Bad truck brakes blamed for Nevada Amtrak crash that killed a Utahn
Reno, Nev. • The National Transportation Safety Board has concluded that a distracted driver in a truck with bad brakes was the probable cause of a fiery collision with an Amtrak passenger train that left six, including a Utahn, dead in northern Nevada last year.
On a 5-0 vote, the panel also agreed Tuesday that insufficient strength of passenger car walls likely contributed to the number of deaths and more than a dozen injuries after the truck skidded 300 feet into the train on June 24, 2011.
NTSB investigators said the truck driver killed in the crash apparently didn't notice the train because he was fatigued as a result of inconsistent sleeping patters, was suffering from ankle pain or possibly could have been checking messages on his cellphone. But the panel decided there wasn't enough evidence of any of those things to include in the formal probable cause finding issued in Washington.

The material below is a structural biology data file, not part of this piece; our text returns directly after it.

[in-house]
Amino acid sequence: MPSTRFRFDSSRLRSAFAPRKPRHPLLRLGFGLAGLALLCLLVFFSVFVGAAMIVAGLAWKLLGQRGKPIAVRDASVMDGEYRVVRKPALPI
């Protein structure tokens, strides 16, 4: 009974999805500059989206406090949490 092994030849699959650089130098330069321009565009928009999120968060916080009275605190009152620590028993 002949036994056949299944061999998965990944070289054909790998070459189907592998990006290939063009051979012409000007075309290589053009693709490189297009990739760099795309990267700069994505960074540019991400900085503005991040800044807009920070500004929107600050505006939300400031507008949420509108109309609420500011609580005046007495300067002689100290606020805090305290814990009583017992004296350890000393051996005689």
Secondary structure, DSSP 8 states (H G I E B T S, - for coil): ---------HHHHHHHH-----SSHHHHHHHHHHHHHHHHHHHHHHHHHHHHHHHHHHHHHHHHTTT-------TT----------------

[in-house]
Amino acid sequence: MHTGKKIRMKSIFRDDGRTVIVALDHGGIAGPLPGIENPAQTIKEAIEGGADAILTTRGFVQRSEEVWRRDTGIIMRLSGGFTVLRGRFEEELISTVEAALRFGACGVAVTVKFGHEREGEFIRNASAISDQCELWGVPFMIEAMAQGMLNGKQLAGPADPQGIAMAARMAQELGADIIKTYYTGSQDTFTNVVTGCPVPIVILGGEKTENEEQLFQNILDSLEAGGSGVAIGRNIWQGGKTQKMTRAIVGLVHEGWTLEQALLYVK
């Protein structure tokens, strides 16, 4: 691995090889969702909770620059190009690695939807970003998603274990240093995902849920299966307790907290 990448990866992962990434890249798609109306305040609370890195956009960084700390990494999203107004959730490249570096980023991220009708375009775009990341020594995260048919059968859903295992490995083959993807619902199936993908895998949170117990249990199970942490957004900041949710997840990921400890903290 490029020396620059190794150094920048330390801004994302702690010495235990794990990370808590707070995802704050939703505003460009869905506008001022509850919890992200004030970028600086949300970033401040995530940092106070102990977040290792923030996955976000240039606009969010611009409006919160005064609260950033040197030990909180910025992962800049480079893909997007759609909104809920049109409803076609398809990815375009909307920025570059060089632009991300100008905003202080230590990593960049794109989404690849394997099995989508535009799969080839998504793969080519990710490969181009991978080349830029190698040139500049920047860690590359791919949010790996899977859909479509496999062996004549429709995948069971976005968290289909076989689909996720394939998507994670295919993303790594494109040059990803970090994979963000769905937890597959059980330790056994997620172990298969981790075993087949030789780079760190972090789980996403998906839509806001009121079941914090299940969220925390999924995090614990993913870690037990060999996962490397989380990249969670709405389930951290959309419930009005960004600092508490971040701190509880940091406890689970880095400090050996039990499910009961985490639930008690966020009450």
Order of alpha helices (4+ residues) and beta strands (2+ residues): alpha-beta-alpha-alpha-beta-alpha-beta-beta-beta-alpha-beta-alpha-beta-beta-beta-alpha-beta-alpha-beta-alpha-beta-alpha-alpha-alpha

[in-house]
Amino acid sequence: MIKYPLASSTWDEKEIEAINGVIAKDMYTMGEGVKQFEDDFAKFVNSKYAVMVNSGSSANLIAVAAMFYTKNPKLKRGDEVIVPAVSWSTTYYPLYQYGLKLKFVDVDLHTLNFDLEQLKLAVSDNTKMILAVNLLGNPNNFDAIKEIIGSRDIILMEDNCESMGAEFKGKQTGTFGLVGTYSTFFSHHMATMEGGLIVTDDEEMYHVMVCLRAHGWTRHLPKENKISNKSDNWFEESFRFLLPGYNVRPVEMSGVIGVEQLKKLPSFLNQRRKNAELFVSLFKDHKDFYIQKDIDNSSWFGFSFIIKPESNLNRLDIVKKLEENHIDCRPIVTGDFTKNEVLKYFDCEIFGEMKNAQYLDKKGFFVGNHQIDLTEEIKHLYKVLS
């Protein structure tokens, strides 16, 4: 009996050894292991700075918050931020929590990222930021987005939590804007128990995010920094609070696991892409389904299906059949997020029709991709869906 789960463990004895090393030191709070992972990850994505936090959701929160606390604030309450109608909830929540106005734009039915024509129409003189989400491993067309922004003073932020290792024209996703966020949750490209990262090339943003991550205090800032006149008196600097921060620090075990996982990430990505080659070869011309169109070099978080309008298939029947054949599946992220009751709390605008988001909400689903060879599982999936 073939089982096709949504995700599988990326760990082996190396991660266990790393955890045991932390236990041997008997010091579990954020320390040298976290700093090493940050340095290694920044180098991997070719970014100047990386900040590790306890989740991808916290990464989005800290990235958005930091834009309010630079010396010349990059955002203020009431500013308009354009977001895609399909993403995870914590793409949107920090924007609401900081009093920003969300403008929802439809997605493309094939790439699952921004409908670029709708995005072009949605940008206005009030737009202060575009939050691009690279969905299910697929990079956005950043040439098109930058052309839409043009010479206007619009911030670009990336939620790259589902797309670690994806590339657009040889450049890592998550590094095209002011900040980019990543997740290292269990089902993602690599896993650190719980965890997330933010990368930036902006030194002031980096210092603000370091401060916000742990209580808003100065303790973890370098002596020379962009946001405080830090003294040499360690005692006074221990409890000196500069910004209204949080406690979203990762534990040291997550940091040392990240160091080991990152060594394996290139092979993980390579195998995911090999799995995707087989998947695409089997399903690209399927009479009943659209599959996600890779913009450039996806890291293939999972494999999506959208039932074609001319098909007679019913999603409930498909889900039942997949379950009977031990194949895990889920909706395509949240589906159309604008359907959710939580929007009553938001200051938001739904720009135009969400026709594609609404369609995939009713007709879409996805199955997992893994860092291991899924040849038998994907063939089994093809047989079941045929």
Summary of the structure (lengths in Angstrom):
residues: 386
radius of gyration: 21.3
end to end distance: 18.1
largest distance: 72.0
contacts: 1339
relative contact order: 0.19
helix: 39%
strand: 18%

The passengers killed in the accident were: Cheuy Ong, 34, of West Jordan; Francis Knox, 58, and Karly "Annie" Knox, 18, of Seward, Neb.; and Barbara Bell, 60, of United Kingdom.
The truck driver, Larry Valli, 43, was killed along with the train's conductor Laurette Lee, 68, of South Lake Tahoe, Calif.
Senate Majority Leader Harry Reid commended the investigative team for providing "insight into the causes of the tragic collision."
"Today, as we reflect on the accident, my thoughts go out to the family and friends of those individuals who lost their lives in the collision and to those who were injured," he said in a statement. "The recommendations set forth today by NTSB will go to improve transportation safety and I look forward to receiving a full briefing on the investigation's findings in the near future."
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